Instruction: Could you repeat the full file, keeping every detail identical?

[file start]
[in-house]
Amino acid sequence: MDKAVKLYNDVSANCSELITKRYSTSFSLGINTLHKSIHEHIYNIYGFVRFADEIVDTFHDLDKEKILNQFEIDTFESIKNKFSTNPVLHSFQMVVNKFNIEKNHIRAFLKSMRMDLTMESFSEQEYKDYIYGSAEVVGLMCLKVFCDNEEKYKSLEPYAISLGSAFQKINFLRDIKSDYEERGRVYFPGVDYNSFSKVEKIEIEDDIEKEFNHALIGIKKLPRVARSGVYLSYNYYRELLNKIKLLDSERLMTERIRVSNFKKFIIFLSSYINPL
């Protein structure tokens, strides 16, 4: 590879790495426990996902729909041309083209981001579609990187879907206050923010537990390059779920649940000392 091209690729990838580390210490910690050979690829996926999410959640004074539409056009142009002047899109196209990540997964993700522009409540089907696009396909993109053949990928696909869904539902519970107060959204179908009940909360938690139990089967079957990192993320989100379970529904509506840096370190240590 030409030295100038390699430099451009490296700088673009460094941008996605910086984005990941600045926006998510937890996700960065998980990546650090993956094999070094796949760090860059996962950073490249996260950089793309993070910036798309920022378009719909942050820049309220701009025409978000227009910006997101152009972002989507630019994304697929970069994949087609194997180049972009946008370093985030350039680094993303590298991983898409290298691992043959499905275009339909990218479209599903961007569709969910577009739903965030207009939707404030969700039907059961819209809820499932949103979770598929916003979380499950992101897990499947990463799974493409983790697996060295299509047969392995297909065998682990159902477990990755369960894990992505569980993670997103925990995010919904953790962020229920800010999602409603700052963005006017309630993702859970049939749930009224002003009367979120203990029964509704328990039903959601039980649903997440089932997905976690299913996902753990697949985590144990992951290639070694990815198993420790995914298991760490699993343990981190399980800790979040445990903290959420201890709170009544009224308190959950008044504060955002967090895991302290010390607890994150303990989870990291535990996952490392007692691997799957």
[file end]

[in-house]
Amino acid sequence: MDKAVKLYNDVSANCSELITKRYSTSFSLGINTLHKSIHEHIYNIYGFVRFADEIVDTFHDLDKEKILNQFEIDTFESIKNKFSTNPVLHSFQMVVNKFNIEKNHIRAFLKSMRMDLTMESFSEQEYKDYIYGSAEVVGLMCLKVFCDNEEKYKSLEPYAISLGSAFQKINFLRDIKSDYEERGRVYFPGVDYNSFSKVEKIEIEDDIEKEFNHALIGIKKLPRVARSGVYLSYNYYRELLNKIKLLDSERLMTERIRVSNFKKFIIFLSSYINPL
């Protein structure tokens, strides 16, 4: 590879790495426990996902729909041309083209981001579609990187879907206050923010537990390059779920649940000392 091209690729990838580390210490910690050979690829996926999410959640004074539409056009142009002047899109196209990540997964993700522009409540089907696009396909993109053949990928696909869904539902519970107060959204179908009940909360938690139990089967079957990192993320989100379970529904509506840096370190240590 030409030295100038390699430099451009490296700088673009460094941008996605910086984005990941600045926006998510937890996700960065998980990546650090993956094999070094796949760090860059996962950073490249996260950089793309993070910036798309920022378009719909942050820049309220701009025409978000227009910006997101152009972002989507630019994304697929970069994949087609194997180049972009946008370093985030350039680094993303590298991983898409290298691992043959499905275009339909990218479209599903961007569709969910577009739903965030207009939707404030969700039907059961819209809820499932949103979770598929916003979380499950992101897990499947990463799974493409983790697996060295299509047969392995297909065998682990159902477990990755369960894990992505569980993670997103925990995010919904953790962020229920800010999602409603700052963005006017309630993702859970049939749930009224002003009367979120203990029964509704328990039903959601039980649903997440089932997905976690299913996902753990697949985590144990992951290639070694990815198993420790995914298991760490699993343990981190399980800790979040445990903290959420201890709170009544009224308190959950008044504060955002967090895991302290010390607890994150303990989870990291535990996952490392007692691997799957």